MILSTEIN: There are plenty of jobs for folks in the environmental management domain, but our MBAs don’t want those. There are probably not enough CSR jobs in the world to satisfy the demand of our business graduate students. Sustainable enterprise jobs are a little bit trickier. Sometimes it means you’re just going after a normal straight-line job, but we’ve armed our students with a deeper knowledge of what those sustainable opportunities are. A lot of our graduates end up taking straight-line jobs in consulting or Wall Street or consumer products firms. They’re getting into those roles and applying a different lens to problems and building solutions that will tap into sustainability without making it a front-and-centre goal of what they’re trying to accomplish.

CK: Should sustainability continue to be its own silo within the MBA curriculum or more broadly integrated across entire MBA programs?

MILSTEIN: If you go back 20 years, people were arguing it’s a complex multidisciplinary subject and you can’t compartmentalize it; that it has to be diffused among everything. Getting that in practice has been tricky. What’s the right answer? We have this debate internally. Must you have sustainability in the core? On the one hand, I say, it would make a lot of sense to have a sustainability course in the core. Then again, I don’t want it as its own standalone subject and I want to integrate it across all the courses. I think it’s about thinking through how a program is structured, what students want to do, what kind of decisions do they want to participate in, and how do we make sure we’ve prepared them for that. What we’re saying is we shouldn’t be graduating anybody from the Cornell program who doesn’t have a fundamental understanding of what the sustainability domain looks like, what their options are, and how they can move forward on different decisions.

CK: Are more students seeking sustainability in their business school studies? Are there a growing number of applicants in this area?

MILSTEIN: I don’t have enough information to say conclusively across the board there’s growth. I know what’s going on in our school. In 2004 we had only a handful of students. Now we grapple with the fact that half our (business school) applicants are citing our program as the reason they applied to Cornell. That’s pretty big growth for us. When I talk to colleagues, they tell me those are big numbers for a program or content area.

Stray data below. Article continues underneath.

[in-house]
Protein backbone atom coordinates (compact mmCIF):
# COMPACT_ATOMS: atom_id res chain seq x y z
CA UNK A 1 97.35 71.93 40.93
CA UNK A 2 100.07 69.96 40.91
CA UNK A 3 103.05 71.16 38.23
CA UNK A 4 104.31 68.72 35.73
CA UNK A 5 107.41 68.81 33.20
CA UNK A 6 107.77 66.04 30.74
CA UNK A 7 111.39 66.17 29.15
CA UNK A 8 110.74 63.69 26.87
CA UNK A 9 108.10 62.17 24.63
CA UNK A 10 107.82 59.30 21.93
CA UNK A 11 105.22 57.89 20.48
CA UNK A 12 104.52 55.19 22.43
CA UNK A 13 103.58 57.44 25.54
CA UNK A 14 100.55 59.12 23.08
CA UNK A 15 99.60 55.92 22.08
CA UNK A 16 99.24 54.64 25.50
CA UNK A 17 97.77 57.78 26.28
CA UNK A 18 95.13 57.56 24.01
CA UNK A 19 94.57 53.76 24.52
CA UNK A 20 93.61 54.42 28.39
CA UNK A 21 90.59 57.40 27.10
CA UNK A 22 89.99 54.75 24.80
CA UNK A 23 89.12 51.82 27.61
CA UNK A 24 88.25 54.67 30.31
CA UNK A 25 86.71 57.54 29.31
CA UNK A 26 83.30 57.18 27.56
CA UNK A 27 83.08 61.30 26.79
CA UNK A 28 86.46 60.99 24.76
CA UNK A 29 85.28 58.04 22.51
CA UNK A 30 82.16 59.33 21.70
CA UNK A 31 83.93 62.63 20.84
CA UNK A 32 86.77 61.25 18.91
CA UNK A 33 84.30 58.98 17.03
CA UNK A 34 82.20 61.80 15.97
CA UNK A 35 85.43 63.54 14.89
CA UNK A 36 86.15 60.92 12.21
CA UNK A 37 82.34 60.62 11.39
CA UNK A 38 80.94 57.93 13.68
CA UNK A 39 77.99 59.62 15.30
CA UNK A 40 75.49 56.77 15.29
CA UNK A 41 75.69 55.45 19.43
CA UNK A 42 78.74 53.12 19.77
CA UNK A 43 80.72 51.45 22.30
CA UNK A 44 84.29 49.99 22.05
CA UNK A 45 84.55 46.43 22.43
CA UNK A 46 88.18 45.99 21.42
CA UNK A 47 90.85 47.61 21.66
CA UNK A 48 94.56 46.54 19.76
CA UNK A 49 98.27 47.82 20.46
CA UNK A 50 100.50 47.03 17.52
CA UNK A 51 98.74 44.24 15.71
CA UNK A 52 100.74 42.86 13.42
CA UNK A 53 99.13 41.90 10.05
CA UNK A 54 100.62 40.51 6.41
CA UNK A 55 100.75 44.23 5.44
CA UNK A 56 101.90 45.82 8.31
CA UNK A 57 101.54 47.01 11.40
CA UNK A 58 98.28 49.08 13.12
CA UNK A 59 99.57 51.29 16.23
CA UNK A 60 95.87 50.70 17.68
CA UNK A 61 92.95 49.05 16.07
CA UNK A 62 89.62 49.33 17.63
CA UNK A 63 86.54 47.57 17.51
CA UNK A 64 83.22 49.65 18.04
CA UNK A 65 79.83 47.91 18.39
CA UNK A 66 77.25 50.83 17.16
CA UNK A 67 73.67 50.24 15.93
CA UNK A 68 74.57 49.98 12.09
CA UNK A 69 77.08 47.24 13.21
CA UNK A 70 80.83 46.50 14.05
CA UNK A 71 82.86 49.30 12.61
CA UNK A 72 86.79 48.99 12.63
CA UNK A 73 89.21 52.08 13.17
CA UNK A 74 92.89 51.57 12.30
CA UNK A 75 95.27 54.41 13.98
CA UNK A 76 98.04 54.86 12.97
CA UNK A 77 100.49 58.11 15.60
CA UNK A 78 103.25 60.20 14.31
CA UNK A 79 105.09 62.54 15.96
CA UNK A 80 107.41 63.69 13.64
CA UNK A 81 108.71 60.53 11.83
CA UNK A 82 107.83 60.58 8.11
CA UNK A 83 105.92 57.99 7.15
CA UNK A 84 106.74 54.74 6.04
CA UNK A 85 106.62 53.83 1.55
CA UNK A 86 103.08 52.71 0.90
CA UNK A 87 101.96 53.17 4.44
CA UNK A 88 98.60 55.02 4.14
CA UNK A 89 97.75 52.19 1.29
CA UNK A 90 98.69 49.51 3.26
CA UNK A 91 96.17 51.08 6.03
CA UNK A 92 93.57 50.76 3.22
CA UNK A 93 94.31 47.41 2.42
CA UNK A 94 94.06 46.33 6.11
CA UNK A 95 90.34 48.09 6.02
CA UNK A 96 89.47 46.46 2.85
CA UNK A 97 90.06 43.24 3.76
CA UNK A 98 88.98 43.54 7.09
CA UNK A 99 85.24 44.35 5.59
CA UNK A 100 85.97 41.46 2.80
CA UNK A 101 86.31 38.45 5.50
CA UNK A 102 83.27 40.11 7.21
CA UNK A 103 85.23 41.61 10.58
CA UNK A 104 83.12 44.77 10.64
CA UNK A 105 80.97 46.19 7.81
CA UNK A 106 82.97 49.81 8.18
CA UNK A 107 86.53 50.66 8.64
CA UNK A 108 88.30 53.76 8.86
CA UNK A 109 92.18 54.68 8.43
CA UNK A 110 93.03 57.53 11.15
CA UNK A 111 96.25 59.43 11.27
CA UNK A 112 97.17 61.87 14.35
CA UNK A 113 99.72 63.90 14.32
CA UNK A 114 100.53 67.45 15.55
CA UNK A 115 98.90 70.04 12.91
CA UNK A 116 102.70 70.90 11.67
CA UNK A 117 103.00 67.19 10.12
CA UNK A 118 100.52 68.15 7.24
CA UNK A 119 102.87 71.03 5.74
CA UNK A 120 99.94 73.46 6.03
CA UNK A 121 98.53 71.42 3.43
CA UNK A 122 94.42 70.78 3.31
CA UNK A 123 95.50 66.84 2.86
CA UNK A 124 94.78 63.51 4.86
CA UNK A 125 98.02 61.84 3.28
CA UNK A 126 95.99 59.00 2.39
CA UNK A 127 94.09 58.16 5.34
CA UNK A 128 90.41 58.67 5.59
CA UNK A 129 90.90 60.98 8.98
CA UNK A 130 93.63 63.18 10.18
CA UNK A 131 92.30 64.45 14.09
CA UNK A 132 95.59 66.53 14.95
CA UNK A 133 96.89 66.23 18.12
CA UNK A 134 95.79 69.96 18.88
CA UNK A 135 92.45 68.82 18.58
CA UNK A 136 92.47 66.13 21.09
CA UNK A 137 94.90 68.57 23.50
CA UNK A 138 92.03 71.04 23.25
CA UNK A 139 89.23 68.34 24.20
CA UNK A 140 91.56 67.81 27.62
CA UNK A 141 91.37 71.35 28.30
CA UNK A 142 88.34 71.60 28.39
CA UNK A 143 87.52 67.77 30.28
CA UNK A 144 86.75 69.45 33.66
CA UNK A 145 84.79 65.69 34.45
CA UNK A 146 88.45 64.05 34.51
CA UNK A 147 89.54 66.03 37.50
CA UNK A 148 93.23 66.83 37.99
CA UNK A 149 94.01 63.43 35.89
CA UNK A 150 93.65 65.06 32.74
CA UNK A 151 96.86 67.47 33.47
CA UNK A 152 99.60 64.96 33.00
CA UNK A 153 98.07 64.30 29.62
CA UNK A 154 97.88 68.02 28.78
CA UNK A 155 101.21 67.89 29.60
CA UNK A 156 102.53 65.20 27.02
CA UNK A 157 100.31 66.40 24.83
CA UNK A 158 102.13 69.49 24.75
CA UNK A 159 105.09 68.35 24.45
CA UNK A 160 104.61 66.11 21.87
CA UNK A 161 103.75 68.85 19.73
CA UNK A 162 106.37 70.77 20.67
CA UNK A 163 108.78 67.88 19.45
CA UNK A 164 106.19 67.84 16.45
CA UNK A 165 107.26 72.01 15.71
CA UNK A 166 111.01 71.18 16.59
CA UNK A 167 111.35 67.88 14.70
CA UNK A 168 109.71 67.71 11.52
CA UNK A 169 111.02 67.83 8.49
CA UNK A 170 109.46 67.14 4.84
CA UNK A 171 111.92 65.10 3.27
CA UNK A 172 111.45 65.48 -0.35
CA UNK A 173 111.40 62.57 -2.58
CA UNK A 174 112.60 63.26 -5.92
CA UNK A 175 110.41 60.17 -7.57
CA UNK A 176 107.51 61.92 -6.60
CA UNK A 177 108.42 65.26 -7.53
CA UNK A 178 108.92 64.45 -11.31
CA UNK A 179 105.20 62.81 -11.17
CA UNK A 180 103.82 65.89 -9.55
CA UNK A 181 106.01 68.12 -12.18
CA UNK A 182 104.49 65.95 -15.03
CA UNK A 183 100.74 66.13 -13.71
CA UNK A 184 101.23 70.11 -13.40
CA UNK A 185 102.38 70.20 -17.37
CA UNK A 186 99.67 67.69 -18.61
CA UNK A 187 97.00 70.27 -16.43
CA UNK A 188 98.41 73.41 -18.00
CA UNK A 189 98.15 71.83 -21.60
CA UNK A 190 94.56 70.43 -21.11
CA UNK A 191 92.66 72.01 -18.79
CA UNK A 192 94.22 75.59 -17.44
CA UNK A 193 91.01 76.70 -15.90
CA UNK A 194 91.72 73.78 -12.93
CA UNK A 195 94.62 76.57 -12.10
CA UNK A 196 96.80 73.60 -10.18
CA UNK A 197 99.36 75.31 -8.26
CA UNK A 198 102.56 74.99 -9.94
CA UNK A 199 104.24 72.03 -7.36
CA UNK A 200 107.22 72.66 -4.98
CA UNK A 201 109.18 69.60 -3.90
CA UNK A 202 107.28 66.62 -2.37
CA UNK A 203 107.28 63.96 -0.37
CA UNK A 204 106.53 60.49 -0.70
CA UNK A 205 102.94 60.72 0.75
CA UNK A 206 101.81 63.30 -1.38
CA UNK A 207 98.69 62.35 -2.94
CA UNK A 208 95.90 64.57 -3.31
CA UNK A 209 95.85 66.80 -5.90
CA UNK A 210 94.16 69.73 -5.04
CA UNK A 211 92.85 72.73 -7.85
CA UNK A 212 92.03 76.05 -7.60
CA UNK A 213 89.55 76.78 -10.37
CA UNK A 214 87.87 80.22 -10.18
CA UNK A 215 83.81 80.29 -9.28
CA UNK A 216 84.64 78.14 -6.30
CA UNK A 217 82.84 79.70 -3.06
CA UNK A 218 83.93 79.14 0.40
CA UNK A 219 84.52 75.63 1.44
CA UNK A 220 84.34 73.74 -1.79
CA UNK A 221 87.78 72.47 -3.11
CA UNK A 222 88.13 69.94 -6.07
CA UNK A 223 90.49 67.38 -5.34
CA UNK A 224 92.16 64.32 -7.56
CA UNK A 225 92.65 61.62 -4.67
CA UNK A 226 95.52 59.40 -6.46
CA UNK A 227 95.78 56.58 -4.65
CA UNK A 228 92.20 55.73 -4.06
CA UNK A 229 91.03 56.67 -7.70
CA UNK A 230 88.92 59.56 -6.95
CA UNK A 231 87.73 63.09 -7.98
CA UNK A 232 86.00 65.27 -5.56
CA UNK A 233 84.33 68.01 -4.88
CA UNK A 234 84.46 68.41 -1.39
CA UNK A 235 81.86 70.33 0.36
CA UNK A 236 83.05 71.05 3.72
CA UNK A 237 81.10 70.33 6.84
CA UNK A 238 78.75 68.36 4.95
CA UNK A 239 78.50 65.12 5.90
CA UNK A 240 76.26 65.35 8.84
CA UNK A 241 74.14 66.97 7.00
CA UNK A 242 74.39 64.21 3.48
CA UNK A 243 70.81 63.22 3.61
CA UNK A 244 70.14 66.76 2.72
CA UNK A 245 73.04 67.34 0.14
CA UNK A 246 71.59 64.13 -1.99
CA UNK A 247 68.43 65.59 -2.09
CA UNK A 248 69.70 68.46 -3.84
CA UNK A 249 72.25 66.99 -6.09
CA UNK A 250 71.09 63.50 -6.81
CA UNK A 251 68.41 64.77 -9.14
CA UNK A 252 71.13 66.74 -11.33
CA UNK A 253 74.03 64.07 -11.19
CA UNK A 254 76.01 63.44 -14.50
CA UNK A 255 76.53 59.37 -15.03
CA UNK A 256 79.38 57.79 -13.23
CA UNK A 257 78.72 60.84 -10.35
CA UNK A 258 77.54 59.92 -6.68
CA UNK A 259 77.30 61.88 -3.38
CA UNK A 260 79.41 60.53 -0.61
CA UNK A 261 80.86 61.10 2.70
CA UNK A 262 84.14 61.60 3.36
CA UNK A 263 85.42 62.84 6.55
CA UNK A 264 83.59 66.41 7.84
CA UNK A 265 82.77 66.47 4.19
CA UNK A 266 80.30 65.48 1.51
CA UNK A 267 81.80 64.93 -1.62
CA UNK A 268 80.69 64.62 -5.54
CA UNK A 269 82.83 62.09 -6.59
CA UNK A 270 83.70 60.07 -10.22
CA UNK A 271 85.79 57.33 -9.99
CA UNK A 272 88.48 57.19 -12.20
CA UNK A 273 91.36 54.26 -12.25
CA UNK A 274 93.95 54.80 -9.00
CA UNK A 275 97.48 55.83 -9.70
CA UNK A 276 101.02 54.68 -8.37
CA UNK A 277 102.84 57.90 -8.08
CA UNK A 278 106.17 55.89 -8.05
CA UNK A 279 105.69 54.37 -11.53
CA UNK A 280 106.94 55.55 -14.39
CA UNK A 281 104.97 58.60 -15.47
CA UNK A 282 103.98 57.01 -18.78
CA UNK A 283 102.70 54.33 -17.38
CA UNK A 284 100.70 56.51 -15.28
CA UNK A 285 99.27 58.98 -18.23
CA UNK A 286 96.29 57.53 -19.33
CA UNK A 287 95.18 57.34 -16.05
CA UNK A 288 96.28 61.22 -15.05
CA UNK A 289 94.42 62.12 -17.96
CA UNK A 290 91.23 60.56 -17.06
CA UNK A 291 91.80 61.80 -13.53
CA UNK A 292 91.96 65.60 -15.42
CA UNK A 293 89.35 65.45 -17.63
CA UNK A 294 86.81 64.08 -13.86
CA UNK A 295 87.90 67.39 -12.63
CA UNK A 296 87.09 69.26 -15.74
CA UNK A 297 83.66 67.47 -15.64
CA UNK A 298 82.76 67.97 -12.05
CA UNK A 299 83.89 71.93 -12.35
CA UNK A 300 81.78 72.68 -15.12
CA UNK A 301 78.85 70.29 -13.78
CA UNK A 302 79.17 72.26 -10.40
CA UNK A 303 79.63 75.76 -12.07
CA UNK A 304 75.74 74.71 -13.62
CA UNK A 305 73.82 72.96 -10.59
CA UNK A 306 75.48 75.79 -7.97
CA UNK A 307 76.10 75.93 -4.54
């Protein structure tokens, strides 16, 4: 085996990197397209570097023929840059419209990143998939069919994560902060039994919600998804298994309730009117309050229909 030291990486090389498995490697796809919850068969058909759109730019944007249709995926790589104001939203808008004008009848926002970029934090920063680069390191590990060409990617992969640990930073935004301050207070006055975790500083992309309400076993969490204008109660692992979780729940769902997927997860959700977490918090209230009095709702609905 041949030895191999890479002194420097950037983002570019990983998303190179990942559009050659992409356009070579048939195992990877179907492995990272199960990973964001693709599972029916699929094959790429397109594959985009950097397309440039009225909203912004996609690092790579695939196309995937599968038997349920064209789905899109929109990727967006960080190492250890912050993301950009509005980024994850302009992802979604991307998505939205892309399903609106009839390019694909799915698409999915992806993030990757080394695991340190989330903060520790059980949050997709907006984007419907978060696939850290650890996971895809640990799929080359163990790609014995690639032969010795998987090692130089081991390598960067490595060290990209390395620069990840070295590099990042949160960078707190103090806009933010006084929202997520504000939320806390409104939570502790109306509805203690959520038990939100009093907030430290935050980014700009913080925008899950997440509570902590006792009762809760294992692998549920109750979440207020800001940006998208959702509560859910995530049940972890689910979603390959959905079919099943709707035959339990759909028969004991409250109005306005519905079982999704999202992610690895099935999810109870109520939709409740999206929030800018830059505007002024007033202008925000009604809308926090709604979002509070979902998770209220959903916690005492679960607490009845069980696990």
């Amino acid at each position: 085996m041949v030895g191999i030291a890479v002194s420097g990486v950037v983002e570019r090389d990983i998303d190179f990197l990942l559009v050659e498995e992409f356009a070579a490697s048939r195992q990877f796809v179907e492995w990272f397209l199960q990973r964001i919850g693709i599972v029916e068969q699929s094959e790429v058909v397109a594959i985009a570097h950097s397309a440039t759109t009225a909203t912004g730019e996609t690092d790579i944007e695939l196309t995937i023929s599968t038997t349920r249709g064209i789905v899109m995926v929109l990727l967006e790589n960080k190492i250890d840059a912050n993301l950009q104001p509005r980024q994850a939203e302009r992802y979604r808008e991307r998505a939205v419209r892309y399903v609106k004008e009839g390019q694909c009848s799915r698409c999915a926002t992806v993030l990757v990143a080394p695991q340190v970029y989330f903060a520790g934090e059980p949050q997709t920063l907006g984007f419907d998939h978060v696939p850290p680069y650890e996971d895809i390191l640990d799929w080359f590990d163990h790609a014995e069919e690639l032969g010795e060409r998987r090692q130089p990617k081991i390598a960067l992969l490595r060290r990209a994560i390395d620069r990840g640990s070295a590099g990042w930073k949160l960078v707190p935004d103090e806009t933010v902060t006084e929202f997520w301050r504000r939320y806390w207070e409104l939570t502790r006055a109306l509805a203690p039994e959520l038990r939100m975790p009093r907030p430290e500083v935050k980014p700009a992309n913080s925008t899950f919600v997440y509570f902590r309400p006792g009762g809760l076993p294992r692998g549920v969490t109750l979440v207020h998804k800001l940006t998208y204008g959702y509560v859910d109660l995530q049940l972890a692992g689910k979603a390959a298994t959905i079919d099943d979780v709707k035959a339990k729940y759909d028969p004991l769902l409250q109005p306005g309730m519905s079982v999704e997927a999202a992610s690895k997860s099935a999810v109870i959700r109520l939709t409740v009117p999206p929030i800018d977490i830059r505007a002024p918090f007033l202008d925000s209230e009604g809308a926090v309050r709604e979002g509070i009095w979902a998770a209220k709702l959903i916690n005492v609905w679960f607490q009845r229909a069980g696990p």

CK: Is the growing interest a generational thing?

MILSTEIN: Look at the trend. The millennials are coming up. Those students coming to our programs, on average 27 or 28 years old, have been socialized on social and environmental issues from a very early age in a way we never were. They are more involved in some ways – volunteering is something they grew up with. Environmental consciousness is something they grew up with. There is a shift in the interests that students have. Now, we have no lack of people who want to get an MBA and just go to Wall Street and make as much money as they can. But increasingly there are people who are concerned about social issues, concerned about environmental issues, and believe the private sector should have a role to play in addressing these issues. That’s a trend that’s growing and it’s not going to go away anytime soon. There are not good, viable solutions to how we sort out growing to a population of nine billion or more, and supporting a population of that size. We’re seeing it even now from the NGO community. They are turning to entities like us, turning to our students, and explaining how they’ve been working on these problems for decades and things are only getting worse; that they’d like to work increasingly with the private sector.

CK: So more students want their livelihood to be a reflection of who they are and the values they hold?

MILSTEIN: People want to demonstrate they work for places that care and are involved. When we walk into an interview room now, people (applicants) are asking us questions about social problems, how we can reconcile products in the marketplace with these other problems we face. It is something companies themselves recognize has come to their doorstep in a large way, which is a big contrast to about eight years ago. HR people eight years ago said sustainability is important but what does it have to do with HR? Now they say it’s important to them – if companies don’t demonstrate they’re good corporate citizens they can lose strong candidates right off the bat.